Muscle protein turnover in the elderly and its potential contribution to the development of sarcopenia

Four elderly men sitting on a bench

This month’s featured paper is from Proceedings of the Nutrition Society and is entitled ‘Muscle protein turnover in the elderly and its potential contribution to the development of sarcopenia’.  The authors consider the importance of protein intake in the elderly and its role in preventing frailty.

One of the most striking changes that we associate with ageing is the increasing development of frailty, which in later years can become so debilitating that it impacts on an individual’s ability to lead an independent life. This is a source of substantial stress for afflicted individuals and often places a considerable burden on relatives and healthcare providers alike. With the projected rise in the elderly population in future decades, the challenges faced by society of supporting frail elderly individuals are only set to increase. This sobering reality has helped focus efforts towards understanding the nutritional, physiological and molecular basis for the development of frailty in the elderly, with several notable advancements made in recent years.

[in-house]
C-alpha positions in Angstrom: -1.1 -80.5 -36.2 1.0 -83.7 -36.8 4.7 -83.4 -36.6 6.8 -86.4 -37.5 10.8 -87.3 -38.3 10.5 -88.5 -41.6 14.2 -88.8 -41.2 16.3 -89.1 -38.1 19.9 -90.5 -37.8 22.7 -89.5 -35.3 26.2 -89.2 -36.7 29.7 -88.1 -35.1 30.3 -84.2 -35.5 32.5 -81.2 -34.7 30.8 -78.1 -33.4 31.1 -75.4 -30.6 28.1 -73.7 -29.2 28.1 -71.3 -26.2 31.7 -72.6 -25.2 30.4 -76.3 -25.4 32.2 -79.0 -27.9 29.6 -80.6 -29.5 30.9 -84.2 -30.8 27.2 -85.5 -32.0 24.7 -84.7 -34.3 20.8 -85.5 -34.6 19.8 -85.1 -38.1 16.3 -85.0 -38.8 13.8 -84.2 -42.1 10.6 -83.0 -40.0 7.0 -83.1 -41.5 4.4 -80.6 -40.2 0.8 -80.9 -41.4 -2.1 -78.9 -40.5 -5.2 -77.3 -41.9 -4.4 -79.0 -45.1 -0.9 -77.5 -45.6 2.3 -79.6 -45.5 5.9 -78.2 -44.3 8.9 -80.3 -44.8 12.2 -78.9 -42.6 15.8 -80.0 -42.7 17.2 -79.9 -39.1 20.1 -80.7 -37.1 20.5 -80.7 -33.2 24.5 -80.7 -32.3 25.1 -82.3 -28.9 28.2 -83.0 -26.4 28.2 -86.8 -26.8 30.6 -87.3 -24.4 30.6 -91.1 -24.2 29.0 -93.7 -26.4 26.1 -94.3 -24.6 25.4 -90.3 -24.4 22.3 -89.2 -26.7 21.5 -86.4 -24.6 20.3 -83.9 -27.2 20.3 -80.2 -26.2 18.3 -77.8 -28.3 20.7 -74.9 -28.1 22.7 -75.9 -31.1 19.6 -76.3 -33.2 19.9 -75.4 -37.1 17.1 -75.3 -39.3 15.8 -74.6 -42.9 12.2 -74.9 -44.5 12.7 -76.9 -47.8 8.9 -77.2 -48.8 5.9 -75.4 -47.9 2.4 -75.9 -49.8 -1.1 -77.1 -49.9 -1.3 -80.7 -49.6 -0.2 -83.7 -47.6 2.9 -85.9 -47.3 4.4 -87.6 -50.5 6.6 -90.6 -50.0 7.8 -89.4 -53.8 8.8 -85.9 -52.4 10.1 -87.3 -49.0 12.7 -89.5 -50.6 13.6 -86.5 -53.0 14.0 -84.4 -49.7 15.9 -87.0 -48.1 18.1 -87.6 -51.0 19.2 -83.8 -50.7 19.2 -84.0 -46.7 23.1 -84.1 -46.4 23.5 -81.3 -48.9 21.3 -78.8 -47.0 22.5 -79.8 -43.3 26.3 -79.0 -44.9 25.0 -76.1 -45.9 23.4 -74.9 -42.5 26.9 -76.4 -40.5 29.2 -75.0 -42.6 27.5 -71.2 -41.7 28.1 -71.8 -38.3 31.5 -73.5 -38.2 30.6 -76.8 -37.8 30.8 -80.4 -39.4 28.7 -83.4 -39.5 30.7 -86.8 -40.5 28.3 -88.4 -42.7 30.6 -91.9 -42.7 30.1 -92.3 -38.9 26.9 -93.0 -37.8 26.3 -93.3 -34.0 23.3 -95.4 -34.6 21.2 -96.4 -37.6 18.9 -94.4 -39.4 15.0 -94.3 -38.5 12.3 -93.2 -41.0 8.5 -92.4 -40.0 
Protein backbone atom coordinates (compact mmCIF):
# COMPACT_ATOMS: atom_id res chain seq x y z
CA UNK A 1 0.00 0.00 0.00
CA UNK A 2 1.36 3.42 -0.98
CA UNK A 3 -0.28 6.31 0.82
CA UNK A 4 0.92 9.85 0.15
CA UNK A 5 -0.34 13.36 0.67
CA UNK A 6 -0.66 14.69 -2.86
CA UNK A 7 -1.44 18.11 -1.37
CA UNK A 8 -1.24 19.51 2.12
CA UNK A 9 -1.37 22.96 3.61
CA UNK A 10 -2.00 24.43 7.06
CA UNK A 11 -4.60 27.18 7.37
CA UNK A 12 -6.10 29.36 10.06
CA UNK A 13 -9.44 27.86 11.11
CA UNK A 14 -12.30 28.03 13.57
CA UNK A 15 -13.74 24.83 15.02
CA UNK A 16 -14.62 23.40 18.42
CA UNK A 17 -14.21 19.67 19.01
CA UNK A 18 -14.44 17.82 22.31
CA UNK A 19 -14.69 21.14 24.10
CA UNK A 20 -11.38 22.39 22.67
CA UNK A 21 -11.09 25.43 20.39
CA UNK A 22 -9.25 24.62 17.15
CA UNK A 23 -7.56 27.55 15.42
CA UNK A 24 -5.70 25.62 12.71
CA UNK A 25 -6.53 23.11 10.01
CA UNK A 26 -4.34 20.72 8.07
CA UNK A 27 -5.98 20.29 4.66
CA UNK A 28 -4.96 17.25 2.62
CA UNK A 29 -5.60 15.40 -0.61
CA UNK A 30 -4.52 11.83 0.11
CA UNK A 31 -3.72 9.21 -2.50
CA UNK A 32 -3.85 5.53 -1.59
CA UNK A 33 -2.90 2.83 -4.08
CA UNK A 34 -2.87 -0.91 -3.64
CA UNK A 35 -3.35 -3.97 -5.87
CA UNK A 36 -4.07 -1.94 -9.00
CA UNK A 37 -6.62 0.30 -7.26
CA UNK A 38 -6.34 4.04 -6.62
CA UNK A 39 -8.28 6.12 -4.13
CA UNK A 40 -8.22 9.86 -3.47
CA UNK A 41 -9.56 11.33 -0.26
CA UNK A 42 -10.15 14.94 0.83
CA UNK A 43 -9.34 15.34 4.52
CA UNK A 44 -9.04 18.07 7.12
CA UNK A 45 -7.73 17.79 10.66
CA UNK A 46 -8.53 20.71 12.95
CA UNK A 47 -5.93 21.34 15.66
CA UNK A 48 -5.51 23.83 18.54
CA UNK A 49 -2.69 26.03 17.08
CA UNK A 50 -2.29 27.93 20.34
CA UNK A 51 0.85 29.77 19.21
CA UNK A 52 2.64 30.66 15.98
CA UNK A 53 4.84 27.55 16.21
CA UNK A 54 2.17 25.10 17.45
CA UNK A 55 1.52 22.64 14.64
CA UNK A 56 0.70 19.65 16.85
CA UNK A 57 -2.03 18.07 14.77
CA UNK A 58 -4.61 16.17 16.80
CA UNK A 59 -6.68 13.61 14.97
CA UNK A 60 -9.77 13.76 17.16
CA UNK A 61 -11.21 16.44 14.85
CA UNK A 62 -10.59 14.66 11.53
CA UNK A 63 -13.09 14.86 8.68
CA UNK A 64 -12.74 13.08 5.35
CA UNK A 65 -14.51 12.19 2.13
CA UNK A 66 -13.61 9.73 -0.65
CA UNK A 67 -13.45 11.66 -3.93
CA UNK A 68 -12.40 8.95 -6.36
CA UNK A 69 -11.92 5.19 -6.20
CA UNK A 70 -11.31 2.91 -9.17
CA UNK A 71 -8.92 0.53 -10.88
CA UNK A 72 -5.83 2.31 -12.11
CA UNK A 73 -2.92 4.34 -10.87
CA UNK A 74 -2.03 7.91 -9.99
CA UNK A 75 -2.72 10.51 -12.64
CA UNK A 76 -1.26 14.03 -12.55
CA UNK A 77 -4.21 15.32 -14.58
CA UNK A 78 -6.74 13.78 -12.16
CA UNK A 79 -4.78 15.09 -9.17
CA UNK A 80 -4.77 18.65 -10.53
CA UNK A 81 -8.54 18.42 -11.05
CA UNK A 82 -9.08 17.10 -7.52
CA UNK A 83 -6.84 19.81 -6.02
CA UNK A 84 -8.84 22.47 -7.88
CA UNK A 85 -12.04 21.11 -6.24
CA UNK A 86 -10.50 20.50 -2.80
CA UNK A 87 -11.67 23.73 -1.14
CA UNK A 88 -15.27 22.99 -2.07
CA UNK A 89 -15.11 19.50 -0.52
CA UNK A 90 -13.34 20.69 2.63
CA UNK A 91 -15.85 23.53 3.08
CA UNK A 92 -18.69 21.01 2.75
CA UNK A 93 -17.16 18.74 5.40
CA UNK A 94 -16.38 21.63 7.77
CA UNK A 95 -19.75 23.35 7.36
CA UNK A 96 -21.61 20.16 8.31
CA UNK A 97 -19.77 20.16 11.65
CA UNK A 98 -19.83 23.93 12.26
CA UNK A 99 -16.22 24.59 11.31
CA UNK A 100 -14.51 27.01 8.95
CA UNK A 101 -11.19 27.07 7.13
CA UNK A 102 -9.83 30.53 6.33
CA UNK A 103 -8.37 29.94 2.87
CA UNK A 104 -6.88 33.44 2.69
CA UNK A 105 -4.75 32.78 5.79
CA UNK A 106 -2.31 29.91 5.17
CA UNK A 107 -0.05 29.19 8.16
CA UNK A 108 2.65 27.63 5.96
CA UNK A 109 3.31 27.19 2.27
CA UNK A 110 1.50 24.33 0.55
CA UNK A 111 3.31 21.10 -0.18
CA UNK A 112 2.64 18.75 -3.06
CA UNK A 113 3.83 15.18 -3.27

Ageing is accompanied by a notable loss of muscle mass and represents a major component of the frailty that develops. While decreased physical activity in the elderly inevitably contributes to the gradual loss of muscle, evidence suggests that the decline in muscle size and strength starts to occur as early as our late-thirties. This highlights the likely existence of a biological factor for the loss of muscle mass, rather than the simplistic view that it is merely the sole consequence of a decline in physical activity in later life.

While many processes are now thought to contribute to the loss of muscle with advancing age, recent efforts have focussed on the ability of ingested protein to stimulate the maintenance of muscle tissue. Although debate still ensues about whether protein requirements for the elderly are higher than that for young adults, several lines of evidence suggest that the ability of digested protein to stimulate the growth of new muscle tissue is compromised in the elderly, a phenomenon that has been termed “anabolic resistance”. Whether this is due to a failure of the circulation to deliver dietary amino acids to muscle tissue, the inability of muscle to uptake amino acids, or something inherent within the muscle cell itself, remains unknown and is the active focus of a number of research groups.

Despite several questions remaining, our current understanding of the changes that occur with ageing have significant implications for the nutritional approaches that we employ to treat frailty in the elderly, and is the focus of the associated review article.

Andrew J. Murton

Read the full paper here

Photo with thanks to Gianluca Carnicella, Flickr, reproduced under a CC license.